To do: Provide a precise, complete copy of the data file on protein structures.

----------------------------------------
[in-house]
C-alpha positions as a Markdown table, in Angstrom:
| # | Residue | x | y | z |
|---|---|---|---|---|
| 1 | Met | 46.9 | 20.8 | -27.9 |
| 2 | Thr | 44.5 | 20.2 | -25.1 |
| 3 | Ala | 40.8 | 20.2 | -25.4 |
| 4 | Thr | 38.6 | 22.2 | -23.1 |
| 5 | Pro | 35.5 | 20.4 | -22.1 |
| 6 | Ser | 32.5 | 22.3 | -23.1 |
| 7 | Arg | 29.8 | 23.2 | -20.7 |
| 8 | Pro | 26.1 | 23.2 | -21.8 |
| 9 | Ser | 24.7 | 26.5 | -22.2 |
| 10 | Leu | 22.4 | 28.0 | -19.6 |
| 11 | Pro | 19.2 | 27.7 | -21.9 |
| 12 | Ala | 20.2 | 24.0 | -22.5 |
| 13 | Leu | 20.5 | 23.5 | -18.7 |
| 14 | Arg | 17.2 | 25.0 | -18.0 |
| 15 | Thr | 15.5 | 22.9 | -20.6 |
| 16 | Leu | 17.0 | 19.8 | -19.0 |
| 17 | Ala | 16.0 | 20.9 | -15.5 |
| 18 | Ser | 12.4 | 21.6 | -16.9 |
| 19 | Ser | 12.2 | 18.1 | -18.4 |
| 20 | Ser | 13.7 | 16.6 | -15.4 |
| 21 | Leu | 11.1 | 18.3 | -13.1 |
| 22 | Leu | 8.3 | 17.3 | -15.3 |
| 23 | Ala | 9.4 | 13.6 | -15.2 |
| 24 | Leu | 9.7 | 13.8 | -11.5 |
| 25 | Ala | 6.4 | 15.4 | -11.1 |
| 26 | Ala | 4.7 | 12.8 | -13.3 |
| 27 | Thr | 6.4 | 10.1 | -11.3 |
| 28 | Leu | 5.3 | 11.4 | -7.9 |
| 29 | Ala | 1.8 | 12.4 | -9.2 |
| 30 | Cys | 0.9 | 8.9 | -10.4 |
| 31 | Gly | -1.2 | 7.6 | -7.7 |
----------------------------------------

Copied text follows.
[in-house]
C-alpha positions as a Markdown table, in Angstrom:
| # | Residue | x | y | z |
|---|---|---|---|---|
| 1 | Met | 46.9 | 20.8 | -27.9 |
| 2 | Thr | 44.5 | 20.2 | -25.1 |
| 3 | Ala | 40.8 | 20.2 | -25.4 |
| 4 | Thr | 38.6 | 22.2 | -23.1 |
| 5 | Pro | 35.5 | 20.4 | -22.1 |
| 6 | Ser | 32.5 | 22.3 | -23.1 |
| 7 | Arg | 29.8 | 23.2 | -20.7 |
| 8 | Pro | 26.1 | 23.2 | -21.8 |
| 9 | Ser | 24.7 | 26.5 | -22.2 |
| 10 | Leu | 22.4 | 28.0 | -19.6 |
| 11 | Pro | 19.2 | 27.7 | -21.9 |
| 12 | Ala | 20.2 | 24.0 | -22.5 |
| 13 | Leu | 20.5 | 23.5 | -18.7 |
| 14 | Arg | 17.2 | 25.0 | -18.0 |
| 15 | Thr | 15.5 | 22.9 | -20.6 |
| 16 | Leu | 17.0 | 19.8 | -19.0 |
| 17 | Ala | 16.0 | 20.9 | -15.5 |
| 18 | Ser | 12.4 | 21.6 | -16.9 |
| 19 | Ser | 12.2 | 18.1 | -18.4 |
| 20 | Ser | 13.7 | 16.6 | -15.4 |
| 21 | Leu | 11.1 | 18.3 | -13.1 |
| 22 | Leu | 8.3 | 17.3 | -15.3 |
| 23 | Ala | 9.4 | 13.6 | -15.2 |
| 24 | Leu | 9.7 | 13.8 | -11.5 |
| 25 | Ala | 6.4 | 15.4 | -11.1 |
| 26 | Ala | 4.7 | 12.8 | -13.3 |
| 27 | Thr | 6.4 | 10.1 | -11.3 |
| 28 | Leu | 5.3 | 11.4 | -7.9 |
| 29 | Ala | 1.8 | 12.4 | -9.2 |
| 30 | Cys | 0.9 | 8.9 | -10.4 |
| 31 | Gly | -1.2 | 7.6 | -7.7 |